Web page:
Study: Alterations in genes encoding proteins contribute to ADHD development

A team from I.M. Sechenov First Moscow State Medical University together with foreign colleagues analyzed the genomes of several families that have members with ADHD. The results have shown that all patients had specific features in certain genes. The identification of such patterns may help diagnose ADHD. The work was published in the Molecular Psychiatry journal.

ADHD, or attention deficit and hyperactivity disorder, is a common neurodevelopmental disorder with manifestation usually occurring in childhood. According to various sources, this condition affects from 3% to 30% of the population. Children with ADHD are easily distracted, hyperactive and impulsive. ADHD patients may be aggressive and have higher risks for the substance abuse and development of other mental disorders. Only 40% show improvement with age. The pathological mechanisms behind ADHD are still unknown, but scientists prefer the version of joint influence of genetic factors and environmental adversities (e.g., stress or illness of the mother during pregnancy, complications during labor, or diseases suffered in early childhood).

"We believe the development of ADHD may be caused by alterations in the structure of genes encoding proteins which participate in signal transmission in the nervous system using special biologically active substances - neuromediators. In the case of ADHD, the changes affect, among others, serotonin and dopamine pathways in the nervous system that play an important role in the processes of attention, motivation, and learning. The disorder has a complex genetic nature that hasn't been addressed until recently," says Evgeniy Svirin, junior research associate of the laboratory of psychiatric neurobiology at I.M. Sechenov First Moscow State Medical University.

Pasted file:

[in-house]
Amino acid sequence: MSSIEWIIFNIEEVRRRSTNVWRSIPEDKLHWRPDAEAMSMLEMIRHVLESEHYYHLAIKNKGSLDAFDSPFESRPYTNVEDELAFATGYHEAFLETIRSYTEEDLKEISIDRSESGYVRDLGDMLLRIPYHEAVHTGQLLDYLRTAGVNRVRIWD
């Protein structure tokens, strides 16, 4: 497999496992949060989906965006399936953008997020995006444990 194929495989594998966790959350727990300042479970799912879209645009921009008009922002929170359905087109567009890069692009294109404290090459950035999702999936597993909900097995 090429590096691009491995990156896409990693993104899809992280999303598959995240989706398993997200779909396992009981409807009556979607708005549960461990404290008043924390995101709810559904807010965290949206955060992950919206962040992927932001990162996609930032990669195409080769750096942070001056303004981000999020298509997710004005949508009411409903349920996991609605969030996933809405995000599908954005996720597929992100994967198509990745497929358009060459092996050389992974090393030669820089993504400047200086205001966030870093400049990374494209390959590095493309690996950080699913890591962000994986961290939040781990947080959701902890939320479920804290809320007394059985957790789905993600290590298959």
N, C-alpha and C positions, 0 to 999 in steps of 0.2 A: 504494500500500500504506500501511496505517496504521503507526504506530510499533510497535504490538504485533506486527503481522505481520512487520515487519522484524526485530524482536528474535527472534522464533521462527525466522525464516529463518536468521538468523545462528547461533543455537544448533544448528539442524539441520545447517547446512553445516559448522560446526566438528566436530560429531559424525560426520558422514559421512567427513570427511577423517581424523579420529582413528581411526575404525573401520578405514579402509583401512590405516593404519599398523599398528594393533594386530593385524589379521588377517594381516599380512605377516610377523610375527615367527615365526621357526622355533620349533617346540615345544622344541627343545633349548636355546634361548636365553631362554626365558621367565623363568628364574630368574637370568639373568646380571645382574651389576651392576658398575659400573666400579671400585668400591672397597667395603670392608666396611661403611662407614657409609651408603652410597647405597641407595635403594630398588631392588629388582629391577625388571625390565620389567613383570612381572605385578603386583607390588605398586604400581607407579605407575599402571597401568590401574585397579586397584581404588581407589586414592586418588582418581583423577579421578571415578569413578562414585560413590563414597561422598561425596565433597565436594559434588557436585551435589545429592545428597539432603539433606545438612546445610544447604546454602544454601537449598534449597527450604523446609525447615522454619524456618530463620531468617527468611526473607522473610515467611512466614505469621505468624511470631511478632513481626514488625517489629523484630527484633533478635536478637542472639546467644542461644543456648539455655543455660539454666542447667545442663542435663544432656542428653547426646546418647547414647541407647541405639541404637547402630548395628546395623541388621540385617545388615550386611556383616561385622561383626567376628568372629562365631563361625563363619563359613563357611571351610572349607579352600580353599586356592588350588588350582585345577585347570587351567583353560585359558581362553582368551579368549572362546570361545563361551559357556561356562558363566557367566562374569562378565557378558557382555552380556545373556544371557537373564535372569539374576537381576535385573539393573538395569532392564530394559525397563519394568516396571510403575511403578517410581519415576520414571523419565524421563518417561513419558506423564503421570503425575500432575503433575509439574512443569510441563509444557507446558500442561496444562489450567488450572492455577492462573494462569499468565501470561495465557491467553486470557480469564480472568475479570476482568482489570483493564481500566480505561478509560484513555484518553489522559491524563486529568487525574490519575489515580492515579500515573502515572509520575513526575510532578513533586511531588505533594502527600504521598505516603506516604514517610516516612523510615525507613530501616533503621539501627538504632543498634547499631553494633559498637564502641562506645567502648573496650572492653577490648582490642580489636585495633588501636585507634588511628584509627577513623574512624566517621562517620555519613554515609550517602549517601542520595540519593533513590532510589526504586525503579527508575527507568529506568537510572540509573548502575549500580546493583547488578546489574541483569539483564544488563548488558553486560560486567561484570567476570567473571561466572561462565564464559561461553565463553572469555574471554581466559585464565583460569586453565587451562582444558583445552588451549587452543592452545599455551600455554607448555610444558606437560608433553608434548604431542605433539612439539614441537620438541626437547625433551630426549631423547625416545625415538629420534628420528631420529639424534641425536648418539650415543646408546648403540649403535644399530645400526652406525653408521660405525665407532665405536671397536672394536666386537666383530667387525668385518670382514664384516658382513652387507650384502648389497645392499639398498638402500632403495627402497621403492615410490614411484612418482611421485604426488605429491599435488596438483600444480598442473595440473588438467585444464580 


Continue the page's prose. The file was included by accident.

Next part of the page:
The scientists focused on studying the rare functional variants in whole set of genes in several generations of families with running ADHD. They managed to follow the patterns for certain genes, e.g., AAED1. The protein produced by this gene binds with several other proteins that participate in dopaminergic and glutamatergic transmission. Changes in its activity can potentially influence the excitability of some structures of the central nervous system leading to behavioral alterations. Moreover, to the association with ADHD was discovered for another gene with an unknown function - ATAD2. Notably, these rare variants were also found in ADHD patients outside the studied families. These findings give further evidence for considering them as ADHD risk genes.

"We have discovered new rare functional variants associated with the risk of ADHD development. Our results may be of use for the development of genetic diagnostics methods for this complex disorder. Further studies of the rare AAED1 gene variant on brain development that are already carried out by our joint team with German researchers, may help better understand pathological mechanisms that lead to the occurrence of this disease," concludes Evgeniy Svirin.

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